“Becoming aware can help them connect with that world, especially as technology and globalization are pushing us toward an abstraction of our world,” Lathrop explains. “If you’re connected to everything, are you connected to anything at all?”
Over and over, empathy emerges as a defining mission of the Center and a desired outcome of its sponsored travels. Empathy is embedded in the Aims of a Punahou Education, along with compassion, collaboration and embracing diversity. But empathy is often lagging. For example, in reading fiction, Lathrop finds that students often fail to empathize with the characters and their lives. She describes a prevailing “if it doesn’t relate to me, I can’t be interested in it” attitude.
“That’s part of what global education teaches – if it doesn’t directly relate to you, it still relates to you. We have to challenge our students to see beyond the obvious and easy, to sit with the complex. We have to teach them skills that we don’t even know they need yet, but that’s the world they’re going into – things are going to be crazy complicated.”
Along with Luke Center for Public Service, Hawaiian Studies at Kuaihelani Learning Center and campus makerspaces, the Wo International Center is part of a network of learning centers that support the new K – 12 Learning Commons. McCarren sees the role of the centers growing in importance.
“Historically we’ve had a core academic curriculum and all these centers that provide experiences around the margins. But the centers really help transform the core academic experiences,” notes McCarren.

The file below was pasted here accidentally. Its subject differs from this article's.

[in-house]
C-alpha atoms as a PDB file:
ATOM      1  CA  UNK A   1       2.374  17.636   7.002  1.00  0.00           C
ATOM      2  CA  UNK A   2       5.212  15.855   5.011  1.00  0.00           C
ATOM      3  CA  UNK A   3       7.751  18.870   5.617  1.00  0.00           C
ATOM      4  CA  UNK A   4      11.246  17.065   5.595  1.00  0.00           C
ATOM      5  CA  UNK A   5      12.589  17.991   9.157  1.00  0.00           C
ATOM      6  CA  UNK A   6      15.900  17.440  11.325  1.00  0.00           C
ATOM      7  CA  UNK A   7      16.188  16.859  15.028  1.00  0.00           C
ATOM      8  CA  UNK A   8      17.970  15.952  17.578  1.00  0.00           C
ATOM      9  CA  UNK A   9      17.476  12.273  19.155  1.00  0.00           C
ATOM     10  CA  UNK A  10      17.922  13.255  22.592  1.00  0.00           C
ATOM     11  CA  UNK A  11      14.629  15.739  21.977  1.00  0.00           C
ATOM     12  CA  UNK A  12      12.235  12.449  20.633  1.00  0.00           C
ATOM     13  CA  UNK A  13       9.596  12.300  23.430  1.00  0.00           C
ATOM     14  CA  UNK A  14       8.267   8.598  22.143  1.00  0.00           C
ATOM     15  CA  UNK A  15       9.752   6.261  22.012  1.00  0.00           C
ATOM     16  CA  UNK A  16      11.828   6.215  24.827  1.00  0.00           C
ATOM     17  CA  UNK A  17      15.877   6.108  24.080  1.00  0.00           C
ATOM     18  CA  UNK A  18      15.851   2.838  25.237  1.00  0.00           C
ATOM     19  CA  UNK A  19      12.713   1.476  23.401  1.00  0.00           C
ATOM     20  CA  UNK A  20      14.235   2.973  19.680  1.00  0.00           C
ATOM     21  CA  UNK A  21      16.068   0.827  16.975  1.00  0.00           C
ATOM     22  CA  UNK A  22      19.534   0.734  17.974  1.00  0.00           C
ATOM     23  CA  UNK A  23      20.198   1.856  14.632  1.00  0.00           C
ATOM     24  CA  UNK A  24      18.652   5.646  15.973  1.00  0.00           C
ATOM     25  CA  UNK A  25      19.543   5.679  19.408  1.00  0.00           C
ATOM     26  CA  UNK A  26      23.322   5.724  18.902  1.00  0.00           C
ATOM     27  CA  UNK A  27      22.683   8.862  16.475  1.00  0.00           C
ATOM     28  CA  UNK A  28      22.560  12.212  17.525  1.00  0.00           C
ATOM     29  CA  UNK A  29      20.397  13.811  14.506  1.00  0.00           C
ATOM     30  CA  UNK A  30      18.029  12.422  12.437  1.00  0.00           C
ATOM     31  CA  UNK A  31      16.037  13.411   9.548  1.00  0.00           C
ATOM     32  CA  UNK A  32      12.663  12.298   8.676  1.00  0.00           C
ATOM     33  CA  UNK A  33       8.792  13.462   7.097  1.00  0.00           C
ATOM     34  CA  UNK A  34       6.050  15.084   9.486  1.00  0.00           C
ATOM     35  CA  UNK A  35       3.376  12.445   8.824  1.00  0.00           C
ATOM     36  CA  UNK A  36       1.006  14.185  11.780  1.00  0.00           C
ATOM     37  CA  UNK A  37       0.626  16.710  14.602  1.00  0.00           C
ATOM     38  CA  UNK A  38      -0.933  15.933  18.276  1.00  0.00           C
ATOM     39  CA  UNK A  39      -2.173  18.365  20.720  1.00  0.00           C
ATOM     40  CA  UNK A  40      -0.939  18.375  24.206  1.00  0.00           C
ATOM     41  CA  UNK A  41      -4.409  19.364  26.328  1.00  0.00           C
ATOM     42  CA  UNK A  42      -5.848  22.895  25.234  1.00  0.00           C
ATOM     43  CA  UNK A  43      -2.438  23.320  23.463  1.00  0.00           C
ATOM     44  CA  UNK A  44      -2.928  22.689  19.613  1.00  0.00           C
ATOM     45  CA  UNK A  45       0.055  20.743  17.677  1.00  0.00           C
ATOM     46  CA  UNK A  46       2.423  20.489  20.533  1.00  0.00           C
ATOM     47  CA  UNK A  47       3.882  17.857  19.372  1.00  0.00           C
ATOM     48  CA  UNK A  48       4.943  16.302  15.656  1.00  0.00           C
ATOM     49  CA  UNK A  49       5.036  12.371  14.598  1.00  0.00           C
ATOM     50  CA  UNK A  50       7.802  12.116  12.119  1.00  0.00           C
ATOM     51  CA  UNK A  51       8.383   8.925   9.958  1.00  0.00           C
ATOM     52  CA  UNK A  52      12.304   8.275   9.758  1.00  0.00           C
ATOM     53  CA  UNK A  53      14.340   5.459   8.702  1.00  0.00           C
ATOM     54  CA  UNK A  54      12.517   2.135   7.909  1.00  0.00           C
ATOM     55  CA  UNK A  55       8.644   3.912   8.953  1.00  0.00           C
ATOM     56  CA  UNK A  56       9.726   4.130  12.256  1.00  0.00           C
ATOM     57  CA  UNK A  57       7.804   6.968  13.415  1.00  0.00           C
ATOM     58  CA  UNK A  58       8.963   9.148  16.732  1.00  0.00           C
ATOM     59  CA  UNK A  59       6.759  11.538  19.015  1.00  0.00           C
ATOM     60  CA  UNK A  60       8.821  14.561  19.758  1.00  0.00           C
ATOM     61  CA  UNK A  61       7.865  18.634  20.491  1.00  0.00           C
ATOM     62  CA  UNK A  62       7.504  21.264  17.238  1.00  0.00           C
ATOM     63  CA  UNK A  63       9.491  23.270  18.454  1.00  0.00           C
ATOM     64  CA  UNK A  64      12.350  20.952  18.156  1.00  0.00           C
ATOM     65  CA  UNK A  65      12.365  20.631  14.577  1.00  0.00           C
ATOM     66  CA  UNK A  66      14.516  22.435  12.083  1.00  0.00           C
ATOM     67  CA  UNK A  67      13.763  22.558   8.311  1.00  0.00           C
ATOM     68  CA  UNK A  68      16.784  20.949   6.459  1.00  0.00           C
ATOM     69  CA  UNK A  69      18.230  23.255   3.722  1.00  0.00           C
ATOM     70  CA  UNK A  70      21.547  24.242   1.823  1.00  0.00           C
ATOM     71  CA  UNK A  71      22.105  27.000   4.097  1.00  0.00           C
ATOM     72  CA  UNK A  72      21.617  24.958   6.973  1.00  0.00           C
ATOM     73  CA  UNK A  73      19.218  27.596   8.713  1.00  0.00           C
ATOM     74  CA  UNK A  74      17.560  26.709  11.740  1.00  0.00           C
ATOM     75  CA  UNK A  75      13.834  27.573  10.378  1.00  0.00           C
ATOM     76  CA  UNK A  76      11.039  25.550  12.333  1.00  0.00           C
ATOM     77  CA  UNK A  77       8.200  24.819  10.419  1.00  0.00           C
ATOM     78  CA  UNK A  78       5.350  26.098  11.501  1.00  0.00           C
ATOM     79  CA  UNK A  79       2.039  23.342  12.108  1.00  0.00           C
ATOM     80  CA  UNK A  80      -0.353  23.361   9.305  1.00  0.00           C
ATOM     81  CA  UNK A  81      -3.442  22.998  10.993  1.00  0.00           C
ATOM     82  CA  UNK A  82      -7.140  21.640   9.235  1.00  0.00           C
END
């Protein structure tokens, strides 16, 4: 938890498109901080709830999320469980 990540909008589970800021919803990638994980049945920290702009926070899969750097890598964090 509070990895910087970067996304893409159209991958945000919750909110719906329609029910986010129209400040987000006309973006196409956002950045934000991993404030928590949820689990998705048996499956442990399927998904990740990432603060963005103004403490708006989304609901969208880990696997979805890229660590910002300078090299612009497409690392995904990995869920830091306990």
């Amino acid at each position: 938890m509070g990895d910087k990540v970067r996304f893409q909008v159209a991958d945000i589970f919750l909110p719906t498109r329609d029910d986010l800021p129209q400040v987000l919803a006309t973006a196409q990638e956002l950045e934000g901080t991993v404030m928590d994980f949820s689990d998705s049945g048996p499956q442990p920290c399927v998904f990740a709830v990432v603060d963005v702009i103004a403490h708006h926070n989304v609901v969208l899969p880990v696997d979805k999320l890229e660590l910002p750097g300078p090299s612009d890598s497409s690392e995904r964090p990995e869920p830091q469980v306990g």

Currently, the Wo International Center offers an array of programs. For elementary grades, the Center offers after-school Hawaiian, Japanese and Mandarin immersion experiences, and introductory classes in French and Spanish. The Center’s faculty and staff work with teachers across grade levels to provide language and cultural lessons. They also handle travel planning and logistics for 200 students, as well as international excursions for educators. The Center hosts leadership institutes and serves as campus ambassador for visiting guests. Recently, the Year Abroad at Punahou program has been resurrected, and the Pan Pacific Program will relaunch with Keio schools to be a more collaborative experience.
Beyond filling the gaps, the Center offers opportunities for students to develop essential soft skills, including empathizing, communicating across cultures, and developing a global mindset – tools to better assess risks and rewards, weigh human and environmental impacts of projects and innovations, and make wise, humane decisions as they build careers in a changing world.
An Enduring Partnership
The year 2018 marks 50 years of collaboration between the Keio schools and the early incarnation of the Wo International Center, the Foundation for Study in Hawai‘i and Abroad. To celebrate, the Punahou Symphony Orchestra, Chorale and the boys volleyball team will travel to Tokyo during spring break for musical performances, games and cultural sharing.
The Keio schools, which span the elementary grades to the university level, were founded by educational innovator Yukichi Fukuzawa. His travels in America and Europe in the early 1860s shaped a philosophy that advocated independence and jitsugaku, or empirical science.